DESPITE evidence to the contrary, President of the Nigerian Senate Ahmad Lawan has said that Nigeria’s security situation is gradually improving.
Lawan said this in a post on his official Twitter page on Tuesday, stating that he and the Speaker of the House of Representatives Femi Gbajabiamila had met President Muhammadu Buhari on Monday in Abuja.
According to Lawan, the meeting was about important national issues, most especially COVID-19 vaccination.
He stated that they also discussed the state of insecurity in Nigeria and concluded that more resources must be provided to enable security operatives to deliver on their mandate.
“The security situation is gradually improving and I am sure that when we have more resources to our security agencies, we will see even faster recovery of our situation,” Lawan said.
The security situation is gradually improving and I am sure that when we have more resources to our security agencies, we will see even faster recovery of our situation.
— Ahmad Ibrahim Lawan (@DrAhmadLawan) March 30, 2021
However, the Senate president’s claim is contrary to the facts and current situation across the 36 states.
According to data obtained from the Nigeria Security Tracker, 115 civilians died from banditry, insurgency and inter-communal clashes, while 51 persons were kidnapped or abducted between March 21 and 27.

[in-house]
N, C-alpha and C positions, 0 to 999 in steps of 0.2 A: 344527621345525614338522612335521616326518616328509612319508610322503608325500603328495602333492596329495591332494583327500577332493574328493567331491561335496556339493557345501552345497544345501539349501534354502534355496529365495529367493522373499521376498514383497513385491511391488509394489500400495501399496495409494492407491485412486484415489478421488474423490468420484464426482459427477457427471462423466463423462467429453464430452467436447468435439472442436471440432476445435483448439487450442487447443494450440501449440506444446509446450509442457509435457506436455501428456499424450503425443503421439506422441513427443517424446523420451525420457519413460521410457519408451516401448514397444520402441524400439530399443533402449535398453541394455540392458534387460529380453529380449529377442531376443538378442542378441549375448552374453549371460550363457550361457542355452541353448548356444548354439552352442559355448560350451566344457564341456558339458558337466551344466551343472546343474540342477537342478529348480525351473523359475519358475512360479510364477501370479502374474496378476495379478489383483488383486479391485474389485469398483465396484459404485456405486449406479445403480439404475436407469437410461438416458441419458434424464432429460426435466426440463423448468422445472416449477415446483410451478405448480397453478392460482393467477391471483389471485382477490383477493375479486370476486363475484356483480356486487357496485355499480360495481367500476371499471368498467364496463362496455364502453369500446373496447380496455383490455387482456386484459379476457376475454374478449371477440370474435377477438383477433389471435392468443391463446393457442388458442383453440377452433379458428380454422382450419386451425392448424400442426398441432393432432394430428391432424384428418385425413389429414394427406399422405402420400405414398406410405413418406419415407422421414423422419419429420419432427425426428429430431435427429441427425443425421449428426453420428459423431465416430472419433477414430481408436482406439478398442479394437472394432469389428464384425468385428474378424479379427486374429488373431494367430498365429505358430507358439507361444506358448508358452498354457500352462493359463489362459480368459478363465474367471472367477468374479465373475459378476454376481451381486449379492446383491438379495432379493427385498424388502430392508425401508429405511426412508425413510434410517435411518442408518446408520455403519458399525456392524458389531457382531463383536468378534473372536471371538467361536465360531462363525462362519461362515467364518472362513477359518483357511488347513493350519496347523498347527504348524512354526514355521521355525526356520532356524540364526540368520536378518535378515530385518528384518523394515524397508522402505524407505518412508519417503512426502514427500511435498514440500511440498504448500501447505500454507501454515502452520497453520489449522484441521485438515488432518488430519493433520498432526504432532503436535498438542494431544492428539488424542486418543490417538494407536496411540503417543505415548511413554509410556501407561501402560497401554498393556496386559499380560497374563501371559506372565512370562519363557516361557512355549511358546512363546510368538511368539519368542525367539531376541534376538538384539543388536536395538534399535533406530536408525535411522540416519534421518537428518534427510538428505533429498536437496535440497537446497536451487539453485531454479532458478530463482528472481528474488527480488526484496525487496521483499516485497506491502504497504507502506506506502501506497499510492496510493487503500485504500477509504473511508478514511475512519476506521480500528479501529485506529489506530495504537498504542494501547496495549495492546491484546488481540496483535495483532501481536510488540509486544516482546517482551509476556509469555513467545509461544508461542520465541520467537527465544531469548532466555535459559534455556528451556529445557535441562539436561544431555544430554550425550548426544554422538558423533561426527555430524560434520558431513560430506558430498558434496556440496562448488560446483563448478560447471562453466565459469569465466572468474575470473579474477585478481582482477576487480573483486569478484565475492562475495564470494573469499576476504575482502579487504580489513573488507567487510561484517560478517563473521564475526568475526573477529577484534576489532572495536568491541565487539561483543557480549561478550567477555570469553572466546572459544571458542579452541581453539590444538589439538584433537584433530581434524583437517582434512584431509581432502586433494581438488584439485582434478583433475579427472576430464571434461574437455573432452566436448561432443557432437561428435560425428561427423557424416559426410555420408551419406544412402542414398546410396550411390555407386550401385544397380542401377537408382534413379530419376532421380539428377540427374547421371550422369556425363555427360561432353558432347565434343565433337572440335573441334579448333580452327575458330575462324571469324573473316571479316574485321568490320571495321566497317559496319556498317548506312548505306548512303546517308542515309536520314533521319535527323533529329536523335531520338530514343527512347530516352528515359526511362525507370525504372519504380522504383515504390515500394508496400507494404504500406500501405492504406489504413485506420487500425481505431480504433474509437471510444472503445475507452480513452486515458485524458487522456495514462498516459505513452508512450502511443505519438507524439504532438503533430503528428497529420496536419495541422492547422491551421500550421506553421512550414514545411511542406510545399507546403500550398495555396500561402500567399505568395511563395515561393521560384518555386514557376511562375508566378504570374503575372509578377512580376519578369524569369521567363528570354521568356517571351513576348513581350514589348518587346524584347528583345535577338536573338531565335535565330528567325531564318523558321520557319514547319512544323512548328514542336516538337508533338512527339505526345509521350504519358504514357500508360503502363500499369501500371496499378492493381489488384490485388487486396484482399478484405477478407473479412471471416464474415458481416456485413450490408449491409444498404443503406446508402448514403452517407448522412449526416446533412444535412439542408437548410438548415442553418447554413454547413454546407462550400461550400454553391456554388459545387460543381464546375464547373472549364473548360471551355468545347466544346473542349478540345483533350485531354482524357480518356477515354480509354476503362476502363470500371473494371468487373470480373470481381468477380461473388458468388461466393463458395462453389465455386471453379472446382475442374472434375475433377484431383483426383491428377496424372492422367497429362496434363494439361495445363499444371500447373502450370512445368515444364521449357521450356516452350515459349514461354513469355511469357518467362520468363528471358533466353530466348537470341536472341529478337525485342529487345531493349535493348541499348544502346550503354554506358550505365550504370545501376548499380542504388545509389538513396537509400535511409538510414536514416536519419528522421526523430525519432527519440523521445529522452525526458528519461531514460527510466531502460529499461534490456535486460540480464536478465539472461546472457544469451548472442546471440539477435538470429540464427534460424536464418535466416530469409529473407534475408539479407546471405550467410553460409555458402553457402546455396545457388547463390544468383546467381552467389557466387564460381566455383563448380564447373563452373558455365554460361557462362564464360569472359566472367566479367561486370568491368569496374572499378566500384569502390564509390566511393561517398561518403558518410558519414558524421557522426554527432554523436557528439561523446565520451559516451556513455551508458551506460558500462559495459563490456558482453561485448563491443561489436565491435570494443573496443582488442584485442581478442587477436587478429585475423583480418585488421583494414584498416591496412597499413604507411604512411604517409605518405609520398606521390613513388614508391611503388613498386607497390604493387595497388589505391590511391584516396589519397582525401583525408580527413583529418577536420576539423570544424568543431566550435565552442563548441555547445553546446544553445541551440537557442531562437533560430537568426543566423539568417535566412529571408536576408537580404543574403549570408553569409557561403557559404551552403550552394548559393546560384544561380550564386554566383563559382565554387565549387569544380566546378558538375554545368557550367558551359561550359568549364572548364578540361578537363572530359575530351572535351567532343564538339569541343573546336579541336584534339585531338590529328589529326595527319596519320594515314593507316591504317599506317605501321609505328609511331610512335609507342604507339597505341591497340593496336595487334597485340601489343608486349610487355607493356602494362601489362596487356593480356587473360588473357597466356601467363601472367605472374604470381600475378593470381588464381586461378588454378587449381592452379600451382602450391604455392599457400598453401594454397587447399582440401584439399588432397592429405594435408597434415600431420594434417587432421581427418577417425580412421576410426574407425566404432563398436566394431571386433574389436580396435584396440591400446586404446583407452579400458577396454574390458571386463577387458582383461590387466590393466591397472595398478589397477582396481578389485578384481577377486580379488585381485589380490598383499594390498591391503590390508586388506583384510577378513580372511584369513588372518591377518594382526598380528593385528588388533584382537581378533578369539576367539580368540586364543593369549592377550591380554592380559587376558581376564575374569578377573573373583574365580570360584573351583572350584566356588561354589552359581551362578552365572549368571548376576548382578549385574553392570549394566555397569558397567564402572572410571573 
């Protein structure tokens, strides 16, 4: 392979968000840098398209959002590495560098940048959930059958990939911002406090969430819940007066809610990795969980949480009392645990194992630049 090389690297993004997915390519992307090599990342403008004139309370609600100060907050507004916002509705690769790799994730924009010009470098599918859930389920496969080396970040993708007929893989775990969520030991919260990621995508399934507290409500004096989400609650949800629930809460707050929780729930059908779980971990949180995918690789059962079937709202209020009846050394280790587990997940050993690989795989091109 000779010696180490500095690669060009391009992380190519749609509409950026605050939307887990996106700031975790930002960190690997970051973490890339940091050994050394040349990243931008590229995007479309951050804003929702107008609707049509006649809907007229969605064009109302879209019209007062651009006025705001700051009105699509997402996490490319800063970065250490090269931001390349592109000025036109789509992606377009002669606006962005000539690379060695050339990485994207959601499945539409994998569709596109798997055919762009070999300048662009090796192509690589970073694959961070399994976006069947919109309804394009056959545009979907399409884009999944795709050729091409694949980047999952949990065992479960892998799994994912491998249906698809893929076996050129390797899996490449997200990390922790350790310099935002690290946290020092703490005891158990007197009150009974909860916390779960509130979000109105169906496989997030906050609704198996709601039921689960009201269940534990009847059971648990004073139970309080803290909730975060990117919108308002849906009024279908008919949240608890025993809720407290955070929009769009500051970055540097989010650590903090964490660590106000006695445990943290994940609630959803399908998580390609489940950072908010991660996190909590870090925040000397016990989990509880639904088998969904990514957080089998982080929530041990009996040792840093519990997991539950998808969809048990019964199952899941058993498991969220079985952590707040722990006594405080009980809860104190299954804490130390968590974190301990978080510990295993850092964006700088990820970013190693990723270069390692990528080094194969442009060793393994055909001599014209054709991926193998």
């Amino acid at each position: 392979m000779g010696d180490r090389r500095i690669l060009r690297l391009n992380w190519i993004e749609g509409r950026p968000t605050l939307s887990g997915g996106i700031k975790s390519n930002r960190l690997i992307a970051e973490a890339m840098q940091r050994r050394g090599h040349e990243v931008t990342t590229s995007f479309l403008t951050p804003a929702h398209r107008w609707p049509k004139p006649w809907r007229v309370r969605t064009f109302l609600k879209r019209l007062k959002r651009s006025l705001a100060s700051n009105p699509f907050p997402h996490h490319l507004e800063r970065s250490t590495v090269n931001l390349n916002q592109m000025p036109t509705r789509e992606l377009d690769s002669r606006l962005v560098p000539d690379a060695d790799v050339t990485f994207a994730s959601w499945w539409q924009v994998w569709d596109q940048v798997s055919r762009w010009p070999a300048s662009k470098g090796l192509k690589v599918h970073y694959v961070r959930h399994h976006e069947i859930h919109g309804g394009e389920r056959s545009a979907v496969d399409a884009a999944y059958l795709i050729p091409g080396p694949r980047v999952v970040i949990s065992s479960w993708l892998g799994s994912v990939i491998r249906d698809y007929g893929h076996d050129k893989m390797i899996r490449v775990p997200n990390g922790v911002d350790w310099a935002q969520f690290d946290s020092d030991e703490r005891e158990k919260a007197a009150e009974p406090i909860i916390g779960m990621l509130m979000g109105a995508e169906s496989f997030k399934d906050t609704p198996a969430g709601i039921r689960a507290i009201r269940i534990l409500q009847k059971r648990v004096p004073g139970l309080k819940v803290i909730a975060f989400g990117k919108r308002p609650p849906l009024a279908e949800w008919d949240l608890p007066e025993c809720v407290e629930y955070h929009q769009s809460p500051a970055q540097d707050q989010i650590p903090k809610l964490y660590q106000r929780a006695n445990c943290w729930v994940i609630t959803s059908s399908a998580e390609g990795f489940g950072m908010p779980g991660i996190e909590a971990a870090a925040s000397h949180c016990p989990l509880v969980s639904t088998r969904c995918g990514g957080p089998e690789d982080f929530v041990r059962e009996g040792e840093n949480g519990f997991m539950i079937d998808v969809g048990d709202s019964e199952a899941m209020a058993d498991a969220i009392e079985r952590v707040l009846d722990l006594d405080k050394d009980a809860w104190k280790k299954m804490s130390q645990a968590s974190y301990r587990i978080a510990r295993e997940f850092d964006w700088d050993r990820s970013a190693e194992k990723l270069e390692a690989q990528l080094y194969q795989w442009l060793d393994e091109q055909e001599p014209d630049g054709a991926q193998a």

Insecurity in Nigeria has worsened in recent times, from clashes between the Eastern Security Network and the military in the South-East to herders/farmers clashes in the South-West, as well as insurgency and banditry in the northern region of the country.
In Kaduna State alone, more than 150 persons have been kidnapped in the state. Although some of them have been released, some are still languishing in the kidnappers’ den.
Other northern states like Yobe, Adamawa, Zamfara, and Niger also faced a recurrent violent crisis that led to the closure of some schools in the states earlier in February.
A civil society organisation Amnesty International had lamented the ‘strings of attacks’ on schools in northern Nigeria, stating that security operatives were not doing enough to curb the trend.
Most of the crisis is particularly perpetrated by Boko Haram insurgents, bandits, farmer/herders, secessionist groups, and others.